I got this recipe from Sourdough Jack's Cookery and Other Things, a comb-bound booklet that did much to renew the interest in sourdough baking back in the 1970's. "Sourdough" Jack Mabee was an Alaskan chuck wagon cook with decades of experience with sourdough and a wealth of sourdough lore which he shares freely in this book. It's out of print now but copies show up regularly on eBay. If you are interested in sourdough from a more historical and scientific perspective, be sure to get Ed Woods' Classic Sourdoughs: A Home Baker's Handbook (Ten Speed Press, 2001, ISBN 1580083447). This book is an updated version of World Sourdoughs from Antiquity (1996, ISBN 0898158435 ) by the same author. Either book is an excellent resource for sourdough baking, especially for those who want more than recipes. Wood mixes hard science with a profound respect for baking traditions, so you get baking, history, biology, chemistry, and cultural anthropology all mixed in one entertaining and informative volume. Between Ed Wood and Sourdough Jack Mabee, you’d have all the info you need to become proficient at sourdough.But before you can make sourdough biscuits, you need some sourdough starter. If you don't have any and don't know anything about how to get some, stop reading this blog and go to my lecture notes from a sourdough class I gave at Missouri Botanical Gardens a few years ago. Read and/or download them HERE.
* * * * *
If you DO have starter, here's the recipe I used to make the biscuits pictured above. I actually doubled the recipe and made a batch in a 12" cast iron skillet, then used the leftover dough to fill the 8" skillet in the photos.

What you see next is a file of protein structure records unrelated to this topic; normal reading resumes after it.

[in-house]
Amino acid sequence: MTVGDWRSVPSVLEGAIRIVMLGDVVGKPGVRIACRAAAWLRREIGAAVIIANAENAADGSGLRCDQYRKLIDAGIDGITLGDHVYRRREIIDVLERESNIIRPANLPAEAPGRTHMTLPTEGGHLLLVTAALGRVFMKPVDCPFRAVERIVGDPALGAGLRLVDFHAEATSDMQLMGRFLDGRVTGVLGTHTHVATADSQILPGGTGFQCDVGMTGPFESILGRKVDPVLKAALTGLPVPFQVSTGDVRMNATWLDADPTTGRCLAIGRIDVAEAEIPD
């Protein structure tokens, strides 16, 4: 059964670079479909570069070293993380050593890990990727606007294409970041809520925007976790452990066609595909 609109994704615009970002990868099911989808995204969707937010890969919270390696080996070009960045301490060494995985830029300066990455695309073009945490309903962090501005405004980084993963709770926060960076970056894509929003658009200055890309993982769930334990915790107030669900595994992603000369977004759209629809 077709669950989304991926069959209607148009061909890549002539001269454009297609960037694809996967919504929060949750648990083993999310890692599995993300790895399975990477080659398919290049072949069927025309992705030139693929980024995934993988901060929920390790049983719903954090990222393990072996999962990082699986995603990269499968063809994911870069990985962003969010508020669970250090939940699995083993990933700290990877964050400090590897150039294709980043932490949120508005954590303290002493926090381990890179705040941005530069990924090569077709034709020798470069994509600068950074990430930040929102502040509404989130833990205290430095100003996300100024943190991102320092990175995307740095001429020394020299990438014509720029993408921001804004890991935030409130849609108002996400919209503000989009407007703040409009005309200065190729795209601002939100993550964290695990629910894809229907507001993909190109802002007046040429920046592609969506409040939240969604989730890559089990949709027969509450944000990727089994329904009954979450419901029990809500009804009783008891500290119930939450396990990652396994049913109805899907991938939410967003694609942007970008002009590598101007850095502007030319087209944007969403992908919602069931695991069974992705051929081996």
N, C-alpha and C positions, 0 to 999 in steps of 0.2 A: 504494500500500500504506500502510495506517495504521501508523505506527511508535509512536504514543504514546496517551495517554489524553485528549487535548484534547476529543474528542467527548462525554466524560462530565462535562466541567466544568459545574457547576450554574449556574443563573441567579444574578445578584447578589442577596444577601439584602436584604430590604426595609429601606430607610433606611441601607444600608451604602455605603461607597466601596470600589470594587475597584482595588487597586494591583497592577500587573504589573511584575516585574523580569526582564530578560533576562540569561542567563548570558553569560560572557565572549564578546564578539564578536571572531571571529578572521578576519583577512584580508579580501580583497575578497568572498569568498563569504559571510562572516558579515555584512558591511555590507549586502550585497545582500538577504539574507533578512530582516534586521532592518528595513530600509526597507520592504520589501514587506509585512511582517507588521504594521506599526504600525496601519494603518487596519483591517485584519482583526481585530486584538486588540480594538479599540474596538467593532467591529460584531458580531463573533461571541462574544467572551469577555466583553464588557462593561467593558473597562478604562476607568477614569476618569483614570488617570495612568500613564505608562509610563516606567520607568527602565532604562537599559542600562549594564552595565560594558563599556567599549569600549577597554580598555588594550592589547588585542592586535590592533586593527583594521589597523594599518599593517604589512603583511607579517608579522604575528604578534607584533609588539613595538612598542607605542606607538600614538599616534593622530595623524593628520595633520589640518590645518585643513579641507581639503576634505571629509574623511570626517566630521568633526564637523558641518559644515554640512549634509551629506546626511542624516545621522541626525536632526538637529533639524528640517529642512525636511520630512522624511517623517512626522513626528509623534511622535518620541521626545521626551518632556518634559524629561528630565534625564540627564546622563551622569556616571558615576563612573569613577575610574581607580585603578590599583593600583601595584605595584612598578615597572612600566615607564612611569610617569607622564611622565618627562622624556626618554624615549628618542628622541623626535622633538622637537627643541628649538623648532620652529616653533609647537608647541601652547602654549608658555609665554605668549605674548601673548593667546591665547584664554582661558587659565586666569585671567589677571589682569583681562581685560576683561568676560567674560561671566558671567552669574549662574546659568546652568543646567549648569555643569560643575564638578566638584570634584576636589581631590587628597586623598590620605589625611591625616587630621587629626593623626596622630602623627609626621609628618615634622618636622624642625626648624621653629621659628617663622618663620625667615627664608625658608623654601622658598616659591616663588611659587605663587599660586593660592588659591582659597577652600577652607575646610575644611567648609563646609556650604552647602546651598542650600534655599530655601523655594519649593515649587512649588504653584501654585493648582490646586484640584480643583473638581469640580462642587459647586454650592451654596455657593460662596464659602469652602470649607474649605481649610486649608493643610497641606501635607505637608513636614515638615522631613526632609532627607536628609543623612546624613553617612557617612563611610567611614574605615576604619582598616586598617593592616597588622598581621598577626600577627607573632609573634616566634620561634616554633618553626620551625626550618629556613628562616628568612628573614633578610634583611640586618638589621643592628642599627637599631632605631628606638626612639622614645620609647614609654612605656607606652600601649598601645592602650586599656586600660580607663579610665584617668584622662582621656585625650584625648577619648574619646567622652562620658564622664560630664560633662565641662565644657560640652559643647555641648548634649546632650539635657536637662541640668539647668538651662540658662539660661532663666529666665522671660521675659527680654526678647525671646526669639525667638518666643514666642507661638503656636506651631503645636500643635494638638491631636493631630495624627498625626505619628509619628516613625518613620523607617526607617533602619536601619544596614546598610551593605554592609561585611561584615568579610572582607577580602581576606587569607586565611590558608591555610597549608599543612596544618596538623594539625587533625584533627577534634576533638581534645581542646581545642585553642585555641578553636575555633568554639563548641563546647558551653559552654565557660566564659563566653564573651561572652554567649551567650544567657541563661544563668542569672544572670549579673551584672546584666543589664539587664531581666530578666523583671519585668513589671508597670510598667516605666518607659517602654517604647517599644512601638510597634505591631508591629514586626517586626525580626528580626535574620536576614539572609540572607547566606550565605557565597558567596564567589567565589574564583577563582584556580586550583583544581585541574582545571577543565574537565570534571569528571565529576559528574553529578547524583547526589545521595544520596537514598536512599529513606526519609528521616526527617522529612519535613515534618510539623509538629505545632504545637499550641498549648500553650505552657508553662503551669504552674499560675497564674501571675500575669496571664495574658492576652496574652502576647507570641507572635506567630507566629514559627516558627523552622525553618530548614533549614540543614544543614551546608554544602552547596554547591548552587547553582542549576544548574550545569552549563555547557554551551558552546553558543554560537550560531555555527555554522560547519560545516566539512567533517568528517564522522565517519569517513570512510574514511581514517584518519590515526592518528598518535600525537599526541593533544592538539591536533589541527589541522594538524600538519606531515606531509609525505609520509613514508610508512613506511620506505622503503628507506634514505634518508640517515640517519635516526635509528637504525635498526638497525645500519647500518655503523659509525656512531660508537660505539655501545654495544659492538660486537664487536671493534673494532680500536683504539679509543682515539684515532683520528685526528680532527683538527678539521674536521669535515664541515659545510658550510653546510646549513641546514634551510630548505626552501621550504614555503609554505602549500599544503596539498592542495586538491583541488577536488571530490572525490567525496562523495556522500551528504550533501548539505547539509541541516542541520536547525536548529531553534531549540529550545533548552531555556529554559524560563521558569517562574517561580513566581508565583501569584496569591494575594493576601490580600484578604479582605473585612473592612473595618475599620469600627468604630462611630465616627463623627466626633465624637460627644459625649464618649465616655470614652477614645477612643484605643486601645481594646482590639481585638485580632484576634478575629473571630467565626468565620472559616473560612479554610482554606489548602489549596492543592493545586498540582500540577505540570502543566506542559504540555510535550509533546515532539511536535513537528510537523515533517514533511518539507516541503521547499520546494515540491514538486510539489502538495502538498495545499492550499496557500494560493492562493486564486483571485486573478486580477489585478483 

½ cup sourdough starter
1 cup milk
2 ½ cups unsifted flour
1 Tbs. sugar
¾ tsp. salt
1 tsp. baking powder
½ tsp. soda
Bacon fat or melted butter
Mix starter, milk and 1 cup of the flour in a large bowl (the night before if biscuits are for breakfast; if for dinner, then in the morning). Cover the bowl and keep at room temperature to rise.
Turn this very soft dough out onto 1 cup of flour on a bread board. Combine sugar, salt, baking powder and soda with remaining ½ cup flour and sift over the top. With your hands, mix dry ingredients into the soft dough, kneading lightly to get the correct consistency. Roll out to a 1/2 –inch thickness. Cut out biscuits with a cutter, and dip each in either warm bacon fat or melted butter.
Place close together in a 9-inch square pan and set in a warm place to let rise for about ½ hour. Bake in a moderately hot oven (375 degrees) for 30 to 35 minutes. Makes about 14 biscuits (2 ½ inch).
Alternate method (and the one I prefer): pinch off balls of dough about the size of an unshelled walnut. Dip in melted butter and place close together in a 10” to 12” cast iron frying pan. Allow to rise and bake as directed.
---I have taken this recipe directly from Sourdough Jack’s Cookery and Other Things because it’s just about the best sourdough biscuit recipe around, and appears to be most authentic. The book is now out of print but available on eBay.
---The recipe can be easily doubled for a larger pan (which is what I do when I have a whole community of hungry monks to feed!
---For an herbal variation, add 1 to 3 tsp. dried herbs to the dry ingredients. 1 tsp. sage, 1 tsp. thyme, ½ tsp. savory and ¼ tsp. of ground pepper makes a nice combination. A quarter to a half cup of grated cheese added to the recipe makes a savory biscuit to accompany soup or stew.